A friend of mine* was at his favorite beach, enjoying the sun and the waves.
He had noticed for years that people dived for abalone just a little ways offshore, and seemed to have good luck on most days. Today was one of those days. A diver came out of the water and walked right by him, proudly carrying his day’s find.
“There’s nothing special about that guy,” my friend thought. “And it looks like fun.” He stood up right then and there, walked over to a nearby dive shop, bought the necessary gear, and headed back to the beach. Within a few minutes he was ready to go, and headed out into the water.
About an hour later, he came back to the beach a wet and discouraged man.
He was sure he had gone out to exactly where the most successful divers had always gone. He had dived straight down. There had been plenty of other marine life around, and the water had seemed ideal. Still, no abalone. Not a single one.
“Well,” he thought, “maybe the tide changed while I was buying my gear. Or maybe the sun got too high in the sky. Or maybe that earlier diver caught them all, the bastard!”
Just as he was convincing himself that it couldn’t possibly be his own fault. Another diver walked right by him, out into the water, and dived precisely where he had been, not ten minutes before. Soon, embarrassingly soon, the diver came back out of the water with plenty of abalone, more than the previous diver. He gave my friend a pleased smile as he strolled past.
As soon as the diver was out of sight, my friend dashed back out into the water, dived at the special spot, and began his search. He searched… …and searched. There wasn’t a single abalone to be seen.
When he got back to shore this time, he threw down his gear in disgust. What had gone wrong this time? Did he have to wait until the seagulls circled in a certain way? Did the waves have to be a certain height or the water a certain color?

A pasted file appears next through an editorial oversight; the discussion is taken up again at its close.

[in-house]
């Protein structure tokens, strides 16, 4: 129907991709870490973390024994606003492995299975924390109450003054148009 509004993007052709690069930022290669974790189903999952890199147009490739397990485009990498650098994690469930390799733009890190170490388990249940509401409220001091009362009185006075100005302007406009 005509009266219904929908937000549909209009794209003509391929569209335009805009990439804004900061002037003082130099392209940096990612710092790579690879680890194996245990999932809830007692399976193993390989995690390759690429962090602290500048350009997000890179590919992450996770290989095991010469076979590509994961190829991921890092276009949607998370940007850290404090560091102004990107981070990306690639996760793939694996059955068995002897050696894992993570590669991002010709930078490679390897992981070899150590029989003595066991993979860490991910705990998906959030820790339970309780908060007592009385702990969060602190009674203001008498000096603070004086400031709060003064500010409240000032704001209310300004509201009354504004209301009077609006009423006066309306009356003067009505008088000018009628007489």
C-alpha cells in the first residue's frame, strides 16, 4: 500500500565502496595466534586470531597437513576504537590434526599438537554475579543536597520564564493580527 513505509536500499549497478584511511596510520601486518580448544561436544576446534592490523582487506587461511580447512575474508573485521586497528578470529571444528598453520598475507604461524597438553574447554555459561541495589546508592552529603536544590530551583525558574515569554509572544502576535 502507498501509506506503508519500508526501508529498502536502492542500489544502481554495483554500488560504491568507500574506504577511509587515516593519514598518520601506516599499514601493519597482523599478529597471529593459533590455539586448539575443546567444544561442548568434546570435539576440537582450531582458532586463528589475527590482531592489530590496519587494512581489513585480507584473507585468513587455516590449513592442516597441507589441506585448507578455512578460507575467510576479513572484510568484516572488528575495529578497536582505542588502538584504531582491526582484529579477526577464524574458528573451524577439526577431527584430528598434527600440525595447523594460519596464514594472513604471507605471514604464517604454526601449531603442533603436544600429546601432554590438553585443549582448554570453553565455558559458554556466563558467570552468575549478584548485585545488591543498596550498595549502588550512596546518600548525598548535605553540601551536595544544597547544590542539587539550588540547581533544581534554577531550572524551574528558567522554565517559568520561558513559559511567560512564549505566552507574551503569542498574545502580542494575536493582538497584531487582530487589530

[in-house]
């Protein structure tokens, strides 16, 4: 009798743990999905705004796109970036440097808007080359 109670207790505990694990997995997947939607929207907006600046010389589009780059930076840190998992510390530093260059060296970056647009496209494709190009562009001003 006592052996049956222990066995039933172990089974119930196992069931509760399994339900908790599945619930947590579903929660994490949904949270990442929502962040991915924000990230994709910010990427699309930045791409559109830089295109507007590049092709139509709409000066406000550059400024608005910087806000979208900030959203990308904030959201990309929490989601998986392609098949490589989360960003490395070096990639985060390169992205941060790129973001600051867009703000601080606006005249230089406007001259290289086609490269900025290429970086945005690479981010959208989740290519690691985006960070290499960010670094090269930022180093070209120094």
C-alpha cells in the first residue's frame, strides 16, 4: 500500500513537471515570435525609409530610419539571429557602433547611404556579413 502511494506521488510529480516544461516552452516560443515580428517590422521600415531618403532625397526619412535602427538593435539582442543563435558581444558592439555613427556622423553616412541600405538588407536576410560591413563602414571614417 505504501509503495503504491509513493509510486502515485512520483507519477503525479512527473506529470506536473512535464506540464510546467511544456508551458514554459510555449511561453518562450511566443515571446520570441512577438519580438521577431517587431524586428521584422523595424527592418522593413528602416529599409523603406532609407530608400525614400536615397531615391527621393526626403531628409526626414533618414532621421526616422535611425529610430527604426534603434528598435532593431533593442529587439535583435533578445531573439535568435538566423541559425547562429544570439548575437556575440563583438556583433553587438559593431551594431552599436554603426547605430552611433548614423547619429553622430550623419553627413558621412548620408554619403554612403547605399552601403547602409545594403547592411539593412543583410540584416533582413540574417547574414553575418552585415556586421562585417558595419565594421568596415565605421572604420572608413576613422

While he stood there dissecting the possibilities, an old man — old, and impossibly wrinkled as only a sun-blessed Californian can be — hobbled by, entered the water, dived for no more than a couple of minutes, and returned to the beach with the largest sack full of abalone of any of the other divers.
As he passed, my friend pleaded to the old man, “How the heck did you find those abalone? I was just out there, minutes ago, and there wasn’t a single one to be seen. What am I doing wrong?”
The old man looked him carefully up and down. He absent-mindedly chewed and then spit out a piece of kelp. He took a deep breath.
“Son,” the old man said slowly, “I doubt you’re doing anything wrong. There’s just something you need to know about abalone.” He paused again, then said:
“Until you see your first abalone, they’re almost impossible to spot.”
“But once you see your first one, well, then you’ll start seein’ ‘em everywhere.”
My friend watched the old man amble out of sight.
He looked down at his gear, grabbed his mask and fins, and headed back into the waves.
About an hour later, he saw his first abalone. And sure enough, they were everywhere…
. . . . . . . . . . . . . . . . . . . . .
* I am indebted for this story to Skip Bowen, a wrinkleless Californian, who first related it to me. I have embellished it *so* much since then, that he bears no responsibility for any inaccuracies or silliness. And for the record, I have never seen an abalone.